Yes, it certainly was a good year for fans of Danish cinema and Mads Mikkelsen. For me, this Mikkelsen release just about won over Another Round, mostly for its macabre, absurdist comedy and its surprisingly emotional delivery. And I really am a sucker for an Anders Thomas Jensen film too. Mikkelsen is exceptional as Markus, a man reeling after a tragic accident and with so much pent-up rage and anguish that he doesn’t know where to put it. But when an unlikely trio (Nikolaj Lie Kaas, Lars Brygmann and Nicolas Bro) tell him they believe the incident was actually the work of a notorious biker gang, Markus suddenly has an outlet, setting out to enact some well-earned vengeance on the baddies responsible, while his three new friends tag along for the ride. With scenes of side-splitting humour (mostly courtesy of Bro as the foul-mouthed Emmenthaler) and explosive, bloody violence, there’s rarely a dull moment in Jensen’s gripping thriller. Yet what stays with you is how unexpectedly touching and tender this is, with Mikkelsen and Kaas giving career-best performances as two characters both affected by loss in highly different ways. An incredible comedy-drama about finding help from others and being brave enough to ask in the first place, and a film you’ll want to revisit time and time again.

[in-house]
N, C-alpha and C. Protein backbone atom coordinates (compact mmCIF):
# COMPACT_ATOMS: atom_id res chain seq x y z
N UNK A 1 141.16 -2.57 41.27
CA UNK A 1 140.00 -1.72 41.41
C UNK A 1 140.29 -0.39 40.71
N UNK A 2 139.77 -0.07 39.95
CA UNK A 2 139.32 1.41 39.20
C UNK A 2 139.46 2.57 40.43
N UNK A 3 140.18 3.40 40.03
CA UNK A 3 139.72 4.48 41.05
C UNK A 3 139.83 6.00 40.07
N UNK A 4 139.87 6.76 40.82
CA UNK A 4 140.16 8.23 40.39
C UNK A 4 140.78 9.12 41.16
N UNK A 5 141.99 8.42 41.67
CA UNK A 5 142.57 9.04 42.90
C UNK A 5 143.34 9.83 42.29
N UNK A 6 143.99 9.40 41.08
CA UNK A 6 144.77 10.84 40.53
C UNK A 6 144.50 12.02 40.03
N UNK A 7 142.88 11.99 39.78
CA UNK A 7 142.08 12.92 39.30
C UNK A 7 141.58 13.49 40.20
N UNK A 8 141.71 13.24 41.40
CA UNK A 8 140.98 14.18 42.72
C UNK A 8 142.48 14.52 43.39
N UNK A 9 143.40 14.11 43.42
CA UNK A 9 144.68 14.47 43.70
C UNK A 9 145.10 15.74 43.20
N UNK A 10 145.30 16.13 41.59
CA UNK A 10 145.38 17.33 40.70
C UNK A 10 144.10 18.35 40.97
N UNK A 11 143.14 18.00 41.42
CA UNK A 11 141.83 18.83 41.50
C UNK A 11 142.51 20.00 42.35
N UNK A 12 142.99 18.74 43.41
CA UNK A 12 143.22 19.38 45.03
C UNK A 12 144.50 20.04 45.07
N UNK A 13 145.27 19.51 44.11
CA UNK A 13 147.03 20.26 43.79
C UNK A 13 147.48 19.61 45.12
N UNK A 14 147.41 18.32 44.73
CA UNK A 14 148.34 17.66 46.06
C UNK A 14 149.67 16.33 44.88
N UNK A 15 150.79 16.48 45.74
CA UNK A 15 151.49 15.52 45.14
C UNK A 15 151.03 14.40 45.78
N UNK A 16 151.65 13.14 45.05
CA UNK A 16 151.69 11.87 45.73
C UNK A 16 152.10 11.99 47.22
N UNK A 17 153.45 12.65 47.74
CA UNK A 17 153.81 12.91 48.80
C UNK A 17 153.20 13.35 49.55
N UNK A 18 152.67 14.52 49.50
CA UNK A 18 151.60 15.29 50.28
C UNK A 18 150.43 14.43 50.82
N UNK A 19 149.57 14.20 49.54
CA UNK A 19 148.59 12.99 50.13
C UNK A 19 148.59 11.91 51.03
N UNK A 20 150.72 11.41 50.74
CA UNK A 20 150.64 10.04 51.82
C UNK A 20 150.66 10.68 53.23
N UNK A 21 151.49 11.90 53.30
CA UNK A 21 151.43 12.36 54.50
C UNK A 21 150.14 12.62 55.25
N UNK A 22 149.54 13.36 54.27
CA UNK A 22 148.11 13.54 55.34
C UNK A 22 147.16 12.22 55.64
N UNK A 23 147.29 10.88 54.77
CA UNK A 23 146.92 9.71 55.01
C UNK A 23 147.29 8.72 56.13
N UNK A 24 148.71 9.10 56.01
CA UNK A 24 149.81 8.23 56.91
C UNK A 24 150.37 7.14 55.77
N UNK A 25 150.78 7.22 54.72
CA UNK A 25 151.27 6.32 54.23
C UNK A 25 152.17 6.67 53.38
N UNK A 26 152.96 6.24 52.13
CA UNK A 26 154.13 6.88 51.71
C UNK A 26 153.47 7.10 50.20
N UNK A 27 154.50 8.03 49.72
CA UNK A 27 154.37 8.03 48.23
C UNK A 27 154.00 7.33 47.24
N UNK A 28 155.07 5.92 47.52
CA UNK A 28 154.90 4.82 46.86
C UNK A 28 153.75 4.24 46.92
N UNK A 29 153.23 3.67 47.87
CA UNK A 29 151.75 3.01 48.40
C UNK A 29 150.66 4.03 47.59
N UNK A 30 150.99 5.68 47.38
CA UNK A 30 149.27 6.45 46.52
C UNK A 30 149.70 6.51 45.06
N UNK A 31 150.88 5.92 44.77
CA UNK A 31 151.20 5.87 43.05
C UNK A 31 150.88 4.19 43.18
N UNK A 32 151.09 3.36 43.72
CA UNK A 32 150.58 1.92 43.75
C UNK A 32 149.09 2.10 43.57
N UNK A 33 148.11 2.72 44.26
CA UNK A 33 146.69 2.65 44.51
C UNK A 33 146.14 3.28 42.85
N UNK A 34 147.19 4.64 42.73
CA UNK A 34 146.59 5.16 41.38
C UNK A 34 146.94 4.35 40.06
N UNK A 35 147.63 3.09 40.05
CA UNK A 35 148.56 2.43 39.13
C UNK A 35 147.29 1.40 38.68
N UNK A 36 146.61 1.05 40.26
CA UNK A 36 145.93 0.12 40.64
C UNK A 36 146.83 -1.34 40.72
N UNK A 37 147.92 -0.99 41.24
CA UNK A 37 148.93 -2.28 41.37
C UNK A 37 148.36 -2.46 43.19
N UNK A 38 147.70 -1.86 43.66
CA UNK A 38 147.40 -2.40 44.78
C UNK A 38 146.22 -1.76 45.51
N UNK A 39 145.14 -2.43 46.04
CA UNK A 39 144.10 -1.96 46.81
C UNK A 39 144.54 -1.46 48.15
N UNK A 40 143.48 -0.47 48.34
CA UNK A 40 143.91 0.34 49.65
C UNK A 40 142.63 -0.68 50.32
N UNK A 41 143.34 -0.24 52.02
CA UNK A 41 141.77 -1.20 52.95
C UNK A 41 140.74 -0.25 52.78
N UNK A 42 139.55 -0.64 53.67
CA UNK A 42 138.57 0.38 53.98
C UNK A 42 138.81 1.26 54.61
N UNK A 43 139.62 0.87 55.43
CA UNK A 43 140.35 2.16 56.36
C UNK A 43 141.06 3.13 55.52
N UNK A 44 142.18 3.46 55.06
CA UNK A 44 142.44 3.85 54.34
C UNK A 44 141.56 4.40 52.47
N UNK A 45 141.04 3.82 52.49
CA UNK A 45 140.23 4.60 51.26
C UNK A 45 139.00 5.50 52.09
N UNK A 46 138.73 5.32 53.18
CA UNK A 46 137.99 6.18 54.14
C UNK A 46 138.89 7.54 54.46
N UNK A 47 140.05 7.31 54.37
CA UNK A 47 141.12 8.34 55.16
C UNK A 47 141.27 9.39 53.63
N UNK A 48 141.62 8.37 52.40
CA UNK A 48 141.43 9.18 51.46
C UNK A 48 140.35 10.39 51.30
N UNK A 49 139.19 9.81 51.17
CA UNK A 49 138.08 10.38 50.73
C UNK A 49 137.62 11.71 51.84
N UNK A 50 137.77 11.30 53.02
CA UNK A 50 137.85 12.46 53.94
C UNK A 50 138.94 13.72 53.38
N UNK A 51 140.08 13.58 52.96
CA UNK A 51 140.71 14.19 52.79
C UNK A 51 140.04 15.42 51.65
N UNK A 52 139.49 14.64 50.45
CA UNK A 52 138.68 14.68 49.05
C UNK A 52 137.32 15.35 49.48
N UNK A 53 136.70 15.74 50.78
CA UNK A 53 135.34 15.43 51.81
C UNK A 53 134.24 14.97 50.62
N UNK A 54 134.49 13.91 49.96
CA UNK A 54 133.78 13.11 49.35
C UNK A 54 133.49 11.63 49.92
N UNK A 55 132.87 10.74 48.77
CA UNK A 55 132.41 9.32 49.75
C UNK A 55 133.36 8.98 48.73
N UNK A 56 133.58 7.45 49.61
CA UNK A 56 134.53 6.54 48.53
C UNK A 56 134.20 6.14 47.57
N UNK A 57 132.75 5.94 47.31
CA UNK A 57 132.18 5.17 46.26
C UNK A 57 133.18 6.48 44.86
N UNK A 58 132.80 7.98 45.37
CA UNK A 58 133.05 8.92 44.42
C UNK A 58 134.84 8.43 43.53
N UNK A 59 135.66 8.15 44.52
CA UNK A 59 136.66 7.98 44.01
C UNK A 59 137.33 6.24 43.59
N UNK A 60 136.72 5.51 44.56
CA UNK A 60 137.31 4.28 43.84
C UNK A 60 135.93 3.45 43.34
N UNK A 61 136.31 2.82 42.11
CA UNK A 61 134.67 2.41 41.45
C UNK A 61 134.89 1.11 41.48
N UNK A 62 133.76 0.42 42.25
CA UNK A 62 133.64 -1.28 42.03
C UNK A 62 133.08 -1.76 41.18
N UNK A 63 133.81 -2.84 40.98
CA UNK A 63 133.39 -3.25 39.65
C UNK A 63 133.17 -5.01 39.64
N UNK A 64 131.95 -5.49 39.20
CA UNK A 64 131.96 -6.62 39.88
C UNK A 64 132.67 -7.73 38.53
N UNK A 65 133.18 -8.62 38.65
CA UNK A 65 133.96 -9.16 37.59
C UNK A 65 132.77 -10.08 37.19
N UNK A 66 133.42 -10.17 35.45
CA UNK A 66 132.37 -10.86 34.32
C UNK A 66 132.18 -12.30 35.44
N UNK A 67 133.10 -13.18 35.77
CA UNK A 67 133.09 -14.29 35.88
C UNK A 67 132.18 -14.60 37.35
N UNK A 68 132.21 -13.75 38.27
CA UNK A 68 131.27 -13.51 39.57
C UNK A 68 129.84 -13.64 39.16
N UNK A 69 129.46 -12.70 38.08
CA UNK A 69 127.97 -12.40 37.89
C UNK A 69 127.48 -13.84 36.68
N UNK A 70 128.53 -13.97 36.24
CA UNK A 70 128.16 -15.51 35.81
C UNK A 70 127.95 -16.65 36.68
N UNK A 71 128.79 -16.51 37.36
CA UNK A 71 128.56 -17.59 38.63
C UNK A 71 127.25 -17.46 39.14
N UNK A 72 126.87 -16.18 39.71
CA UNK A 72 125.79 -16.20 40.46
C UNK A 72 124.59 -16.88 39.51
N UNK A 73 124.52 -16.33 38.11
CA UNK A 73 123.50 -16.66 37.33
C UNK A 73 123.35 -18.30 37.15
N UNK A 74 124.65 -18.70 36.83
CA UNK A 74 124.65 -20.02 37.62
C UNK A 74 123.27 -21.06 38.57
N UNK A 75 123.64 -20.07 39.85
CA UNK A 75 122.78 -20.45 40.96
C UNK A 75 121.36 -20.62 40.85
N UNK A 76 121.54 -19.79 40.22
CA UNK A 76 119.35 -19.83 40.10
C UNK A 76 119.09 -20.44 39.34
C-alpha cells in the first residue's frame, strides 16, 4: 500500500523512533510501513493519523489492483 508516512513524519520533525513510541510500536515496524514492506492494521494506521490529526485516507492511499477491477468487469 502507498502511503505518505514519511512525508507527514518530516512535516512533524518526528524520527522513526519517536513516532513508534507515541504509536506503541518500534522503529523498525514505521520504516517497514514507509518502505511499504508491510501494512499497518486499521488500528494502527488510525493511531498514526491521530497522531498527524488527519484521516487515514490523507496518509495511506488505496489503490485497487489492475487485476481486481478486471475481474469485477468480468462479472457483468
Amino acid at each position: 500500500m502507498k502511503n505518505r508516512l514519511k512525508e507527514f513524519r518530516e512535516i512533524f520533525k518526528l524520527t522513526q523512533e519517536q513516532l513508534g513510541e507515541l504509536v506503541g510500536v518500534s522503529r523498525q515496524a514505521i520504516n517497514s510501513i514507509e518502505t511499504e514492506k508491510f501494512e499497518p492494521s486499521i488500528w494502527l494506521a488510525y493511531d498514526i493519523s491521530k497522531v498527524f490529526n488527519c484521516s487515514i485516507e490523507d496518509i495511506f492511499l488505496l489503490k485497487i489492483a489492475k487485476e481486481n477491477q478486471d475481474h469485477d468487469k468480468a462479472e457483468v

(Read my full review of Riders of Justice here).

2. Minari

Minari (2020)

Lee Isaac Chung’s 1980s-set film about a Korean-American family moving to Arkansas is endlessly charming and wonderfully sweet, with many moments captured with such vividness they feel like real memories come to life (Chung based the story on his childhood). Stunning cinematography gives a magical quality to the rural landscapes Jacob (Steven Yeun) tries to tame in order to start his own farm – an endeavour his wife Monica (Yeri Han) is apprehensive about, particularly after they’ve both left behind well-paid jobs in California. But it is their adorable son David (Alan Kim) who really steals our hearts and the narrative, his world suddenly turned upside down by the arrival of his grandmother (the amazing Yuh-jung Youn), who insists on several changes in their household that David hates (least of all replacing his beloved Mountain Dew with a healthy Korean drink). With Chung’s confident direction coaxing understated yet emotional performances from his cast (Yeun and Han are especially brilliant as husband and wife) and a compelling mix of comedy and drama throughout, Chung has created a richly-textured portrait of family life that is so enchanting, you’ll never want it to end.

(Read my full review of Minari here).

1. Petite Maman

Petite Maman (2021)